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 Table of Contents
 Fertilizer usage in corn
 Defoliating cotton
 Nutrients in grain of corn
 Alfalfa
 Collect soil samples from...
 Cool season pasture legumes
 Fall forage update
 Perennial peanut planning...
 Sweetclover
 Cool weather effects on peanut...
 Marketing peanuts
 Peanut crop report
 Preparations for the 2004 tobacco...
 Tobacco buyout proposals
 Tobacco market update
 August crop report


FLAG IFAS PALMM UF



Agronomy notes
ALL VOLUMES CITATION SEARCH THUMBNAILS PAGE IMAGE ZOOMABLE
Full Citation
STANDARD VIEW MARC VIEW
Permanent Link: http://ufdc.ufl.edu/UF00066352/00039
 Material Information
Title: Agronomy notes
Uniform Title: Agronomy notes (Gainesville, Fl.)
Physical Description: v. : ill. ; 28 cm.
Language: English
Creator: Florida Cooperative Extension Service
Publisher: Florida Cooperative Extension Service, Institute of Food and Agricultural Sciences, University of Florida.
Place of Publication: Gainesville
Creation Date: October 2003
 Subjects
Subjects / Keywords: Crops and soils -- Florida   ( lcsh )
Crop yields -- Florida   ( lcsh )
Agriculture -- Florida   ( lcsh )
Agronomy -- Florida   ( lcsh )
Genre: government publication (state, provincial, terriorial, dependent)   ( marcgt )
periodical   ( marcgt )
serial   ( sobekcm )
 Notes
Statement of Responsibility: Florida Cooperative Extension Service, University of Florida, Institute of Food and Agricultural Sciences.
General Note: Description based on: January 1971; title from caption.
Funding: Florida Historical Agriculture and Rural Life
 Record Information
Source Institution: Marston Science Library, George A. Smathers Libraries, University of Florida
Holding Location: Florida Agricultural Experiment Station, Florida Cooperative Extension Service, Florida Department of Agriculture and Consumer Services, and the Engineering and Industrial Experiment Station; Institute for Food and Agricultural Services (IFAS), University of Florida
Rights Management: All rights reserved, Board of Trustees of the University of Florida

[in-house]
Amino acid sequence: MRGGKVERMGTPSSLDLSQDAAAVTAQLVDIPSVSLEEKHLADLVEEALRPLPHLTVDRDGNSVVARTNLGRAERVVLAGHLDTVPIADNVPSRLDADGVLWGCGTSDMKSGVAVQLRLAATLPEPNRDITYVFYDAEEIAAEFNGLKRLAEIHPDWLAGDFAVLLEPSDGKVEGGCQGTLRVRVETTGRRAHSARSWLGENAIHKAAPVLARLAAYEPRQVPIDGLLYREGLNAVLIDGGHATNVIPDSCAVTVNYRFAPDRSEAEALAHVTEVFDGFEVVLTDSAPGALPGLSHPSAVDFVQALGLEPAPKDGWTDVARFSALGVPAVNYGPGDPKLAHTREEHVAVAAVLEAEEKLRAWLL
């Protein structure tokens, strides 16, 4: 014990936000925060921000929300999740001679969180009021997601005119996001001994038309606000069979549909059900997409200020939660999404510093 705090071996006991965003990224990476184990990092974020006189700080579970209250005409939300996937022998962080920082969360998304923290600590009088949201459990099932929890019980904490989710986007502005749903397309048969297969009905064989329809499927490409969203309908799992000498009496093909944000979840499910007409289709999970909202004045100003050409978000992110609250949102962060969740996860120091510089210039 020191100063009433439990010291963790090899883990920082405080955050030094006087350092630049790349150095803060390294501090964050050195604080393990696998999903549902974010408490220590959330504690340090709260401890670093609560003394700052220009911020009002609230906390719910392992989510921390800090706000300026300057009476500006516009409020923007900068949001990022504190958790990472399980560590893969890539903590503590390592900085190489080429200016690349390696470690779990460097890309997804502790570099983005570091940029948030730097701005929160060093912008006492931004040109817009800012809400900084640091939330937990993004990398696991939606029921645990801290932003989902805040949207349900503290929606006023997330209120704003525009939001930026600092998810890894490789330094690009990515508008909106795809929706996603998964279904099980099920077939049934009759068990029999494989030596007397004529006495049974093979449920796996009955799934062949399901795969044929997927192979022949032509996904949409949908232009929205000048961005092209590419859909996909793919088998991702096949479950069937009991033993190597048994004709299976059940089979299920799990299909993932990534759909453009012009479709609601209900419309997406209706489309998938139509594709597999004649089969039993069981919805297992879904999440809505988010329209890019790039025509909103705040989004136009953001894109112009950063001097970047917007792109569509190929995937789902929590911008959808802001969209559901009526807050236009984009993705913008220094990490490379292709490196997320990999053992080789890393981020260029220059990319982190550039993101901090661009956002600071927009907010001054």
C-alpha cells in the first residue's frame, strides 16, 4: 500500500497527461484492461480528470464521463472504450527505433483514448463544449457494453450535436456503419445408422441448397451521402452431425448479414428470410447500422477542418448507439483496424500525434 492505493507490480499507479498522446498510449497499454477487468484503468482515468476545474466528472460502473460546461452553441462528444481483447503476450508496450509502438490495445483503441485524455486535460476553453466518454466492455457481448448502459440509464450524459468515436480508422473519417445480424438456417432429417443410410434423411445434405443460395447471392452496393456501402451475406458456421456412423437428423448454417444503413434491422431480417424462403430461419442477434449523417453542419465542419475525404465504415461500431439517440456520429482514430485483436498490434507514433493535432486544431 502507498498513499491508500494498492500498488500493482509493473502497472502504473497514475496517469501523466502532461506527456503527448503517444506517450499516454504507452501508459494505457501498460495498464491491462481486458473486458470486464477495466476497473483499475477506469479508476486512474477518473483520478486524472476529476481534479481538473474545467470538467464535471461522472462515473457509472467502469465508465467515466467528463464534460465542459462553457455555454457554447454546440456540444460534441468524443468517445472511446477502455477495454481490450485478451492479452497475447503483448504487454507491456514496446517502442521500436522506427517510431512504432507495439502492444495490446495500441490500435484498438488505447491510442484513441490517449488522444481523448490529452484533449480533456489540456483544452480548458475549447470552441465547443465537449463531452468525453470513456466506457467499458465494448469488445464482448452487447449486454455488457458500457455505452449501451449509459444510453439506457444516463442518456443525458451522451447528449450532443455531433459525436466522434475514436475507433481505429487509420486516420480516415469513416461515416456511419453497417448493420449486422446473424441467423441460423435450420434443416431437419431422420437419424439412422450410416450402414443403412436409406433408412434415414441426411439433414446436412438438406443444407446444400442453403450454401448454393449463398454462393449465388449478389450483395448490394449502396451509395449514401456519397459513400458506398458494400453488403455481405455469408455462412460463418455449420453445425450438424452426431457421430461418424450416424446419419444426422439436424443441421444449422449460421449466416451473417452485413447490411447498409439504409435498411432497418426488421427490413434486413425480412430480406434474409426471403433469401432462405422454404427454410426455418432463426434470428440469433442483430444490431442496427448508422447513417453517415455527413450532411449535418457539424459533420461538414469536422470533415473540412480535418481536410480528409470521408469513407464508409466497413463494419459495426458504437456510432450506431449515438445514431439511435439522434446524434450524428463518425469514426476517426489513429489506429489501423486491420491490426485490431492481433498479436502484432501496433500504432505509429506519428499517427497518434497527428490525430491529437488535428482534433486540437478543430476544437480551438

Resource Identifier: aleph - 000956365
notis - AER9014
System ID: UF00066352:00039

Table of Contents
    Table of Contents
        Page 1
    Fertilizer usage in corn
        Page 2
    Defoliating cotton
        Page 2
    Nutrients in grain of corn
        Page 2
    Alfalfa
        Page 2
    Collect soil samples from pastures
        Page 2
    Cool season pasture legumes
        Page 3
    Fall forage update
        Page 3
    Perennial peanut planning ahead
        Page 3
    Sweetclover
        Page 3
    Cool weather effects on peanuts
        Page 4
    Marketing peanuts
        Page 4
    Peanut crop report
        Page 4
    Preparations for the 2004 tobacco crop
        Page 4
    Tobacco buyout proposals
        Page 4
    Tobacco market update
        Page 5
    August crop report
        Page 5
Full Text






AGRONOMY

UNIVERSITY OF
FLORIDA NOTES
IFAS EXTENSION

October, 2003

DATES TO REMEMBER

Feb. 24-25, 2004 FL Weed Science Society Annual Meeting, Ft. Pierce
May 27, 2004 Corn Silage Field Day, Citra


IN THIS ISSUE

CORN
Fertilizer Usage in Corn ......... .................................. 2

COTTON
Defoliating Cotton ...................................................... 2
N utrients in Grain of Corn ..................................... ........... 2

FORAGE
Alfalfa ............ .... ............................................. 2
Collect Soil Samples from Pastures ..................................... ... 2
Cool Season Pasture Legumes ............................................. 3
Fall Forage U pdate ..................................... ..... .......... 3
Perennial Peanut: Planning Ahead ................................... ..... 3
Sweetclover ...................................... ................... ....

PEANUTS
Cool W weather Effects on Peanuts ................................ ....... 4
Marketing Peanuts ......... .... ................. .................. 4
Peanut Crop Report ................. ................................ 4

TOBACCO
Preparations for the 2004 Tobacco Crop ..................................... 4
Tobacco Buyout Proposals ................................................ 4
Tobacco Market Update ................. ............................ 5

MISCELLANEOUS
August Crop Report ..................................................... 5

The Institute of Food and Agricultural Sciences (IFAS) is an Equal Employment Opportunity Affirmative Action Employer authorized to
provide research, educational information and other services only to individuals and institutions that function without regard to race, color,
sex, age, handicap or national origin. For information on obtaining other extension publications, contact your county Cooperative Extension
Office. Florida Cooperative Extension Service / Institute of Food and Agricultural Sciences / University of Florida / Christine Taylor
Waddill, Director.









Fertilizer Usage in Corn

Yields of corn have increased dramatically
since the 1950's due to use of hybrids.
With higher yields, higher rates of nutrients
have been removed from fields with both
grain and silage. The average use of
fertilizer on a per acre basis in 1950 was N-
17 lbs/A, P-26 lbs/A as the oxide, and K- 17